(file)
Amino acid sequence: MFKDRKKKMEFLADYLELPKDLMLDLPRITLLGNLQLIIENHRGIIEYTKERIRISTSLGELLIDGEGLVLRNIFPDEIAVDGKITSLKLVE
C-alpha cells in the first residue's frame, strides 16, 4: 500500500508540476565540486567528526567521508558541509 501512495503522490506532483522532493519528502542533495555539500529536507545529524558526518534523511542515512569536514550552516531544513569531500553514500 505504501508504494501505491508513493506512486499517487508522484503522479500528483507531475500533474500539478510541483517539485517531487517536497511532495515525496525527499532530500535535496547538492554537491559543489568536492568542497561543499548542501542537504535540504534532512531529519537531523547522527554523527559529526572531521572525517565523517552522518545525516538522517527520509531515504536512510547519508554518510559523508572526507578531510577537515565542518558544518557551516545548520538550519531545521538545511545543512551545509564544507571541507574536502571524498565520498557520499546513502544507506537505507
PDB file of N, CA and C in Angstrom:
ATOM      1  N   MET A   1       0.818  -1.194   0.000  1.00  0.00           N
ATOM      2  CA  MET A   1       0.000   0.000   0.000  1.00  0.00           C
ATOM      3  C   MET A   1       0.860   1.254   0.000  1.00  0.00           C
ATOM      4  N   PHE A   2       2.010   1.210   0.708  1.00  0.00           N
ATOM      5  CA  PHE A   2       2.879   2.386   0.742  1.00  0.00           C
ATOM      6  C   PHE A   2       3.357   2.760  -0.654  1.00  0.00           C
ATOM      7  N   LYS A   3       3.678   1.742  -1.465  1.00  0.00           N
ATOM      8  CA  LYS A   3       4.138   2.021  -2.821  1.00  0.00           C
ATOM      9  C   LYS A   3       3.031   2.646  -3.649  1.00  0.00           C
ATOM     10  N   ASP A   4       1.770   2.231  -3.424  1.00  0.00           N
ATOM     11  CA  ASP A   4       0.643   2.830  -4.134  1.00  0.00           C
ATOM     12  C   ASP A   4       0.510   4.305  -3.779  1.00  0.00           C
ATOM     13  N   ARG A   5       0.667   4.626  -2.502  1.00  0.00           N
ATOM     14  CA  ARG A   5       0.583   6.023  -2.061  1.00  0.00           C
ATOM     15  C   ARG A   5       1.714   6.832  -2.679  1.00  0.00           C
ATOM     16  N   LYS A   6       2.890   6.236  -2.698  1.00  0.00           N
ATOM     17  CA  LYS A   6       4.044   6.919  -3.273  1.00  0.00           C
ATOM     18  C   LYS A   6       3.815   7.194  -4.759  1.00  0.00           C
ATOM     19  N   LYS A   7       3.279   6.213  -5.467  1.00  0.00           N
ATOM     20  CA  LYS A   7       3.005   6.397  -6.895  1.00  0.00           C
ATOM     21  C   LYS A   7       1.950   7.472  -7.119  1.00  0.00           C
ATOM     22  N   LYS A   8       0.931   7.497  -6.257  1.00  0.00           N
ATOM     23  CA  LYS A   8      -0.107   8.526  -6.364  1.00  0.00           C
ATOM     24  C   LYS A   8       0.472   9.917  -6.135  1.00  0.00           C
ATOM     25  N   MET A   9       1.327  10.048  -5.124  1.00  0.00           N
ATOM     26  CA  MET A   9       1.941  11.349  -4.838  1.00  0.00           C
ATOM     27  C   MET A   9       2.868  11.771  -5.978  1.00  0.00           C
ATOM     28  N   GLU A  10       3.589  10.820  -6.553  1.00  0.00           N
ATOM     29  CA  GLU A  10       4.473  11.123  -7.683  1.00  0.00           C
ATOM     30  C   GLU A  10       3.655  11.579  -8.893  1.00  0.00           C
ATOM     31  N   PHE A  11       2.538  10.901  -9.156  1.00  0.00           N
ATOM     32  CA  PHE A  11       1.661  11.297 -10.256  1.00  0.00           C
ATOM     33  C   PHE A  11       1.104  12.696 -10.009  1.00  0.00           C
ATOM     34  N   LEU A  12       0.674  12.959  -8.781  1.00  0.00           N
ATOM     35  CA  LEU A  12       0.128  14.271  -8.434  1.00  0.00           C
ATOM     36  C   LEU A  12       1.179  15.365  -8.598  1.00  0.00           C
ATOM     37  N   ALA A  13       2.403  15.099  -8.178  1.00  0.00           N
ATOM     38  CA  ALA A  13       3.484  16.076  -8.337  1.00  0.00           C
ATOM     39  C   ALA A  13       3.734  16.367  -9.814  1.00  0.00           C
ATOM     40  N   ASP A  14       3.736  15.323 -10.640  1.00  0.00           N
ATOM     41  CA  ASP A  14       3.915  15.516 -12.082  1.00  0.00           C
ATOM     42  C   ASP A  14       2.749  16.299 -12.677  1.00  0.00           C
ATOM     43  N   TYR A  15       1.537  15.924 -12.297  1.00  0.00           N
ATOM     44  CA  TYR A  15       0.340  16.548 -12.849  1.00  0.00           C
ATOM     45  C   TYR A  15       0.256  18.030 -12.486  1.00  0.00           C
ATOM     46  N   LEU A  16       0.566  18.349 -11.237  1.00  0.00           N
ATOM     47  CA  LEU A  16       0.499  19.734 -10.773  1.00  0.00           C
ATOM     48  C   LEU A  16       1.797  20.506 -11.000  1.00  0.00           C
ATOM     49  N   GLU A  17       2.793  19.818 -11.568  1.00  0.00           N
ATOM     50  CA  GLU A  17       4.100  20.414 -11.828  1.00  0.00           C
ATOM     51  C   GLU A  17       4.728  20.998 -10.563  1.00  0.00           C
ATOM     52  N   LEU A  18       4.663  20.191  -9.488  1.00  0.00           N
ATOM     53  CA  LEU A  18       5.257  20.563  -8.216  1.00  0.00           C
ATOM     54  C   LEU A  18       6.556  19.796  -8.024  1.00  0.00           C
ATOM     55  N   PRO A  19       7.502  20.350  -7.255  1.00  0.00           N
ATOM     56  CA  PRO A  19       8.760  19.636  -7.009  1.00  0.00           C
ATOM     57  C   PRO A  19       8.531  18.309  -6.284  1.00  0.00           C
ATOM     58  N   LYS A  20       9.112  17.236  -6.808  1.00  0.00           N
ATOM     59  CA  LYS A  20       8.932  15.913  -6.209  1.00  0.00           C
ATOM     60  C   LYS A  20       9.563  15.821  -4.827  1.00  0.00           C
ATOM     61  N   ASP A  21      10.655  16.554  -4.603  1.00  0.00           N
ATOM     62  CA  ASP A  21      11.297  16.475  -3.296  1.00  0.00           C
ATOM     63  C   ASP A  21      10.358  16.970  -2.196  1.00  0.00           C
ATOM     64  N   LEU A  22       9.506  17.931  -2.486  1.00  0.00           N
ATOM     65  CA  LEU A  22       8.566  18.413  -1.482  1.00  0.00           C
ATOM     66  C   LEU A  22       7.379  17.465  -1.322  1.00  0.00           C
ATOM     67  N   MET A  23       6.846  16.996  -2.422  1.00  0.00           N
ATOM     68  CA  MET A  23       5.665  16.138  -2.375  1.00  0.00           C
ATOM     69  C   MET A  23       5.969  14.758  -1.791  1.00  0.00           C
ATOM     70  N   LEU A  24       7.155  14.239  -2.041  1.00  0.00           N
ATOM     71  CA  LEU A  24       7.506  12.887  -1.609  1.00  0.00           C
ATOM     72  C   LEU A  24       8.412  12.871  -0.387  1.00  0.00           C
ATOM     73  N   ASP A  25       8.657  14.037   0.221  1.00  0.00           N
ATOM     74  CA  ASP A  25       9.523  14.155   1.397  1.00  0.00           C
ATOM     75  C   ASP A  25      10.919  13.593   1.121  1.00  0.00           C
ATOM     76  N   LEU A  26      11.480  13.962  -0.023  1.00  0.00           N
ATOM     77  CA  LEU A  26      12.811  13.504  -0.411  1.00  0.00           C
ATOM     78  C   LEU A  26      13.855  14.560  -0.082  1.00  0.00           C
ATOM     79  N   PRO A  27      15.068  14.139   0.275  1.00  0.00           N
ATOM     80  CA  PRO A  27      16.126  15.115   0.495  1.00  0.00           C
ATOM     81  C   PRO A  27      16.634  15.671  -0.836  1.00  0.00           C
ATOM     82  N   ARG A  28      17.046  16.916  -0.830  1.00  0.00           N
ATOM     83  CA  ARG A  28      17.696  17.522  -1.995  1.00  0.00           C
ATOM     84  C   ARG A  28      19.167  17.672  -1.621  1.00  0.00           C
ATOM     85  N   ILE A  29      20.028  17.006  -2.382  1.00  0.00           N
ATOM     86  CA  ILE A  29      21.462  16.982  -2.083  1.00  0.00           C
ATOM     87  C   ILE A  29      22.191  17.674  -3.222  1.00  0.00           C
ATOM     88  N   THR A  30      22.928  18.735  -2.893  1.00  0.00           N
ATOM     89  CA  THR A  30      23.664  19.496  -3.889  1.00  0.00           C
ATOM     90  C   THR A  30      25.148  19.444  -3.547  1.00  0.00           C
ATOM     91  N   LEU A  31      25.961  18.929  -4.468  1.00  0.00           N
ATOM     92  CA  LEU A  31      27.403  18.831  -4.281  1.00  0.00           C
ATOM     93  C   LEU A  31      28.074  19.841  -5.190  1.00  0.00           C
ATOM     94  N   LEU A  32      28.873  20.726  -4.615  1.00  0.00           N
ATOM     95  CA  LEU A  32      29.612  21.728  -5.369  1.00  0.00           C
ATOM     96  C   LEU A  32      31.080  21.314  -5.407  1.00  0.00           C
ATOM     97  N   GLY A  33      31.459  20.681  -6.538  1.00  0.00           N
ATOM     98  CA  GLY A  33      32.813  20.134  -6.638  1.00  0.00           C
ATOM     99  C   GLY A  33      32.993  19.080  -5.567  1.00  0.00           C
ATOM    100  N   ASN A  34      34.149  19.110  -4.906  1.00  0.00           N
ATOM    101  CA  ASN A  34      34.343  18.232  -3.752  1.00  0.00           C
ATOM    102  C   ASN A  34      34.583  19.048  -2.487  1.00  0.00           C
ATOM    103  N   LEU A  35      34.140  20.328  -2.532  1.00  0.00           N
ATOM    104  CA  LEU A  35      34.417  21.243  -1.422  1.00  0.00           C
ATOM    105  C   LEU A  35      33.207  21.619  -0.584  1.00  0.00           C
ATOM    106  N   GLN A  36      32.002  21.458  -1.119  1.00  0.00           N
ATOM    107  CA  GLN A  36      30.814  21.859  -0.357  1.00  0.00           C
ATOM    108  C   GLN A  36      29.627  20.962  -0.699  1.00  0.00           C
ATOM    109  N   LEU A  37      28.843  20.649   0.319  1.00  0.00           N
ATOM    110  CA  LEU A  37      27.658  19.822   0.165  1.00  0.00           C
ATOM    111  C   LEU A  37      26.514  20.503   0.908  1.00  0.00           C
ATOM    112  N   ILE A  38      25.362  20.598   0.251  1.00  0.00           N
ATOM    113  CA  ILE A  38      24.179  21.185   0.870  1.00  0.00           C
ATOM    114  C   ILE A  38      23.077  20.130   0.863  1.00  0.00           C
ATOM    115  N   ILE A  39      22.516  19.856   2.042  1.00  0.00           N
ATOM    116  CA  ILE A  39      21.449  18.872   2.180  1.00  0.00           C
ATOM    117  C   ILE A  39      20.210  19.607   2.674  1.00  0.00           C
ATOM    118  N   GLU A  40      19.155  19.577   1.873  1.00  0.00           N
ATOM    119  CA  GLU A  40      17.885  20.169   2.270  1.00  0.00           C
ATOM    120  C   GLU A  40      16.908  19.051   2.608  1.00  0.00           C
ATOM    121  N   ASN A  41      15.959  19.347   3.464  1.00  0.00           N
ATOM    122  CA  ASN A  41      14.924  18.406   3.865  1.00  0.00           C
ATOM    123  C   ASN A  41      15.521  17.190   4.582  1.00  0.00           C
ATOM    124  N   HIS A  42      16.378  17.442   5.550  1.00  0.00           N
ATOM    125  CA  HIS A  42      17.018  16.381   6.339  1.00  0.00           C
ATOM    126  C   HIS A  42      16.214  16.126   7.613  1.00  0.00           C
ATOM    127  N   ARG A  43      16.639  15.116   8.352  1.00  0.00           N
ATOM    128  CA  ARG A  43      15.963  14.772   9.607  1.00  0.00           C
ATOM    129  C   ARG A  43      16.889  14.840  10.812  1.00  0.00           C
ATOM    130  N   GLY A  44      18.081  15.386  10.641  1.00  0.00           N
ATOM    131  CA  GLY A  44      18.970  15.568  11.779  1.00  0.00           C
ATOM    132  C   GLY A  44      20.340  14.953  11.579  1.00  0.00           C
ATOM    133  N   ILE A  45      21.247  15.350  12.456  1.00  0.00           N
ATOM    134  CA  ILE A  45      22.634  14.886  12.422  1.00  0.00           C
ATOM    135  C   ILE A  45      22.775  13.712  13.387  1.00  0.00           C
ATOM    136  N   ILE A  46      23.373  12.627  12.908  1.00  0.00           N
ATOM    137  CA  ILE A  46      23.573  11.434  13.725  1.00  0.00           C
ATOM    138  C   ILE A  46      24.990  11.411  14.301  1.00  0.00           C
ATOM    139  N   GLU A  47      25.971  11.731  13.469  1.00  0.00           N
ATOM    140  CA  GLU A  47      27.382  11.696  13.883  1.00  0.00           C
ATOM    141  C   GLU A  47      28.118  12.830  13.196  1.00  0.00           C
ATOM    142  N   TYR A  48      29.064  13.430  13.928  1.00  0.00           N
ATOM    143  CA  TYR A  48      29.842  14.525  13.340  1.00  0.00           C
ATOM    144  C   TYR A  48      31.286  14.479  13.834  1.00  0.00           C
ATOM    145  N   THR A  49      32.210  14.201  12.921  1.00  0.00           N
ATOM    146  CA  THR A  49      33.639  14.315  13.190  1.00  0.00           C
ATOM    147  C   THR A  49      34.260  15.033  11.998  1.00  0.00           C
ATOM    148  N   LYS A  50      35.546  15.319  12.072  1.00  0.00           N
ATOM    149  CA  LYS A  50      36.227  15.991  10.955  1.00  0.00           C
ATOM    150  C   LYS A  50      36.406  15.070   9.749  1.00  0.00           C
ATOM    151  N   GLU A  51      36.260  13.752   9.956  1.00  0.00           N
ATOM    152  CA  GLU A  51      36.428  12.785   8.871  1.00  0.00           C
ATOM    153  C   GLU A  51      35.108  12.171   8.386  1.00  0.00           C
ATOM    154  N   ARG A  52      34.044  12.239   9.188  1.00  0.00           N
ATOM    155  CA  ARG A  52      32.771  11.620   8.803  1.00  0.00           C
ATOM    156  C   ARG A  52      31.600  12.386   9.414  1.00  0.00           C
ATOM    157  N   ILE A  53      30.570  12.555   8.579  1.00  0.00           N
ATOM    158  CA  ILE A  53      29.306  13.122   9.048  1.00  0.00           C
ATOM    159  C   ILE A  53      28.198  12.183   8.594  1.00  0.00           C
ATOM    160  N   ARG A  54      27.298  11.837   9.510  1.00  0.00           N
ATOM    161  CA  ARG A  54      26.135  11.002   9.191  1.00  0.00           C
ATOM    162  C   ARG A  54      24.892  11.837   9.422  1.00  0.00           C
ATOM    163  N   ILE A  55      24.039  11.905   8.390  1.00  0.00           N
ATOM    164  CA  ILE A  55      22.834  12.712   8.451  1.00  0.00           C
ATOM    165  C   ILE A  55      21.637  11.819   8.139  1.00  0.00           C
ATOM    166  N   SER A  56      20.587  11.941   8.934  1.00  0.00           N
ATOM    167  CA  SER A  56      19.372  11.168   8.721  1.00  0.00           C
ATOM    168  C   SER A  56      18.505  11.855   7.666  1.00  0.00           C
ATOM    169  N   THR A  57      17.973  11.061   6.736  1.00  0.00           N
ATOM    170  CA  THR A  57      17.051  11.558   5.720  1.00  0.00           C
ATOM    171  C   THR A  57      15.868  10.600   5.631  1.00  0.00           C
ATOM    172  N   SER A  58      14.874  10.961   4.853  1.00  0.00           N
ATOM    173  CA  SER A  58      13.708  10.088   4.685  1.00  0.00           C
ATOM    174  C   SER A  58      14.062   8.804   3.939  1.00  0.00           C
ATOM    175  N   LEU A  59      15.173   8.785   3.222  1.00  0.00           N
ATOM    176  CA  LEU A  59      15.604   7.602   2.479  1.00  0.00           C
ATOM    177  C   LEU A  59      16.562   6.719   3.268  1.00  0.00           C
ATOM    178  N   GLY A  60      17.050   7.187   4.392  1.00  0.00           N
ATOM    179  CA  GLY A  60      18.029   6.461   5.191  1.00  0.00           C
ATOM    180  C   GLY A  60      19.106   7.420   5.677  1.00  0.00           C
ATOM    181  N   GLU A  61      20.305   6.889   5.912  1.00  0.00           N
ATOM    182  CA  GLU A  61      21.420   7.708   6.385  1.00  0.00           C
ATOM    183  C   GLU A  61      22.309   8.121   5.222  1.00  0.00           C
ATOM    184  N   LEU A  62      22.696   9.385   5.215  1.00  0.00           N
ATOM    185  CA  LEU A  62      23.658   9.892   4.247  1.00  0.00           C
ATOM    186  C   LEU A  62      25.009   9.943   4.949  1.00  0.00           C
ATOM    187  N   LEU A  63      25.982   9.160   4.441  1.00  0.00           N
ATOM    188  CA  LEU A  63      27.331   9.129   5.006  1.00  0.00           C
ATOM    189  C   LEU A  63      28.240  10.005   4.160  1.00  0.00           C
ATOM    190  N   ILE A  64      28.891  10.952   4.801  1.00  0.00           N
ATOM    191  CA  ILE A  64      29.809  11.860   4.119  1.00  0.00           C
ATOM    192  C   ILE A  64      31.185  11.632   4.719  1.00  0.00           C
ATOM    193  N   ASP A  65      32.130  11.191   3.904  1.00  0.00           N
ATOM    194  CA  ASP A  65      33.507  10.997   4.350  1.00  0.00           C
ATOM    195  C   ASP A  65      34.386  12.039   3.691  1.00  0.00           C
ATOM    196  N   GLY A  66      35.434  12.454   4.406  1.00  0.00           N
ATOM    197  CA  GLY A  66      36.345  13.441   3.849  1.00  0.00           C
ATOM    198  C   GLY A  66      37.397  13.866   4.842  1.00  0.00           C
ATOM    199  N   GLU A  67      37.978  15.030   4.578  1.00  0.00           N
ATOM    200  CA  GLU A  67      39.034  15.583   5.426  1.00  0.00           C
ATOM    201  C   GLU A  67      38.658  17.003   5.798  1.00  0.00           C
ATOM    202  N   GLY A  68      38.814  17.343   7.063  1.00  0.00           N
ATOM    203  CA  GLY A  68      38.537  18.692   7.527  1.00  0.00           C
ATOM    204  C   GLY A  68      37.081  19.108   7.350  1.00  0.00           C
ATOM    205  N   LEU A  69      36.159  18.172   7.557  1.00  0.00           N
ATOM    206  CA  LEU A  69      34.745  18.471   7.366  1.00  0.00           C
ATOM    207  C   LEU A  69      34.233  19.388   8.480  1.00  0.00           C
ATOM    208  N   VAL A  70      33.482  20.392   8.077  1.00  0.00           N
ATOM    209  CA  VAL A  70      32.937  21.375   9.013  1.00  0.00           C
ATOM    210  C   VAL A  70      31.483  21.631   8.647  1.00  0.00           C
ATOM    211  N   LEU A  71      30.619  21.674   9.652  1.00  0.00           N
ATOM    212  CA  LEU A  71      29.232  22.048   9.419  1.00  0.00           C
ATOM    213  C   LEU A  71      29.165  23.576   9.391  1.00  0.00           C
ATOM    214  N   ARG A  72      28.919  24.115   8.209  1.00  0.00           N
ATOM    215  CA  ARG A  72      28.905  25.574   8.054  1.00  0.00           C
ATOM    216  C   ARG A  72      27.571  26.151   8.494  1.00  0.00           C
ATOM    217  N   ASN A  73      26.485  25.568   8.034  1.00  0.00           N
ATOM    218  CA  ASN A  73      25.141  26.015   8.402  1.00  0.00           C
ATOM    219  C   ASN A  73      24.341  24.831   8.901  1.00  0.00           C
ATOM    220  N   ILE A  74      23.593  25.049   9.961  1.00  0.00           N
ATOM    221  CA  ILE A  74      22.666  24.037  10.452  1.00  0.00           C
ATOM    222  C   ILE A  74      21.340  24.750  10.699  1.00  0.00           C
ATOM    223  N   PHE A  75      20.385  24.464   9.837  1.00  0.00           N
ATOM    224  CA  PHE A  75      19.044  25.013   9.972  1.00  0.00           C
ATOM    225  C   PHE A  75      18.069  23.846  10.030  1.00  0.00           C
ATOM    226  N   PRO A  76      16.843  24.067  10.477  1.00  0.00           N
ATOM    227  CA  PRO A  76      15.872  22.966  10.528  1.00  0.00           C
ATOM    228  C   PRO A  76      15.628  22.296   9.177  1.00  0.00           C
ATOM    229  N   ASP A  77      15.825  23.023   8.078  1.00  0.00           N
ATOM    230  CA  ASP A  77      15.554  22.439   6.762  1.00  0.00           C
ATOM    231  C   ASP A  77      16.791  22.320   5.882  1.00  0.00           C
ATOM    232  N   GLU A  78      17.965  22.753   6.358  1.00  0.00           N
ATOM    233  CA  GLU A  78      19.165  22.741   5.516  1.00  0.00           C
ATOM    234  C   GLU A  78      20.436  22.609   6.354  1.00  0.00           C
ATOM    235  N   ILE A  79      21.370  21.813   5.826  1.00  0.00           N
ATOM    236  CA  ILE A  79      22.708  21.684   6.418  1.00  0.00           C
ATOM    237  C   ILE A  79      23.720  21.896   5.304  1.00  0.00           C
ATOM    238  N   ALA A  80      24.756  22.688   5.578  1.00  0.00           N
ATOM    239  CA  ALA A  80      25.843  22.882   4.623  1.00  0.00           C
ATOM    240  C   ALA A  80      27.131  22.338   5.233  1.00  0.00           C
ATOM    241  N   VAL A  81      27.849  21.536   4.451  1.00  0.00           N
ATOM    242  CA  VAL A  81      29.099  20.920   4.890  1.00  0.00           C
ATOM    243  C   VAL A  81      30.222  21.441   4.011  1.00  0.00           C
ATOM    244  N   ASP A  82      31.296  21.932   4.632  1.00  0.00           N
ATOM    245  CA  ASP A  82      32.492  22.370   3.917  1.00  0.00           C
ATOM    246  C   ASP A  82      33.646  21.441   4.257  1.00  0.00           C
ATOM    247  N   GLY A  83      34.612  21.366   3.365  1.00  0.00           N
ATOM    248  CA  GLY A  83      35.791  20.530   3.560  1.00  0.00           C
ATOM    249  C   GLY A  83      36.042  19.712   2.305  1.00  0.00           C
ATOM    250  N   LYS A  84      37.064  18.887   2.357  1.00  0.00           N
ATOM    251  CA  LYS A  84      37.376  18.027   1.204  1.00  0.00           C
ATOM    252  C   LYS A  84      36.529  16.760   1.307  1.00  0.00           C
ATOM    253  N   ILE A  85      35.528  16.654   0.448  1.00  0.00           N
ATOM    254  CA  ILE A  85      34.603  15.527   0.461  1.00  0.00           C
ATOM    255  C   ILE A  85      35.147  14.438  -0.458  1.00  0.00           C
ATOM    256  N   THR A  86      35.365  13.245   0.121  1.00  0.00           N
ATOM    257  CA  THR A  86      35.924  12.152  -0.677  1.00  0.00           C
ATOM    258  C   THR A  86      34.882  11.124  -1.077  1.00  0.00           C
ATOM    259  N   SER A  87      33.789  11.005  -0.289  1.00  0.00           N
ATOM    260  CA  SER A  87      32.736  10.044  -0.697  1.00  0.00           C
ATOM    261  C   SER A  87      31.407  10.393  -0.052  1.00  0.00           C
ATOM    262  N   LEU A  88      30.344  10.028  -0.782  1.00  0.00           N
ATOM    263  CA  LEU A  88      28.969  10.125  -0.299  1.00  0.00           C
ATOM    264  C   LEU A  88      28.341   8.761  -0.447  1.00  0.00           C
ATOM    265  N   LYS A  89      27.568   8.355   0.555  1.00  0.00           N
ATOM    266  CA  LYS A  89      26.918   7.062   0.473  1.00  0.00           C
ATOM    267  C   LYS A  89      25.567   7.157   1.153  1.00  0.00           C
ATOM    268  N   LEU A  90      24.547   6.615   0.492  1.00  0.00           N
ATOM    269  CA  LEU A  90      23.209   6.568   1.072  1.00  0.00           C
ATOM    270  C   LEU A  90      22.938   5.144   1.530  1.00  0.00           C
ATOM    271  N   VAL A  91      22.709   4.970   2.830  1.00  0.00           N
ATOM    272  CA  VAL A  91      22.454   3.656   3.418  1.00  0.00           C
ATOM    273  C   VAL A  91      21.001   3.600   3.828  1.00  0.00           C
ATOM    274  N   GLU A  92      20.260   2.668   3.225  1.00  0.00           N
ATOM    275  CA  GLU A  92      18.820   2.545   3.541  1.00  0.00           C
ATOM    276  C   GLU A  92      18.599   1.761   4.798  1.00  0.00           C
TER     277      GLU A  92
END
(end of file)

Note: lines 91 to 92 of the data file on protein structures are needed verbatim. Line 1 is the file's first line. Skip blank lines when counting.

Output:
ATOM     88  N   THR A  30      22.928  18.735  -2.893  1.00  0.00           N
ATOM     89  CA  THR A  30      23.664  19.496  -3.889  1.00  0.00           C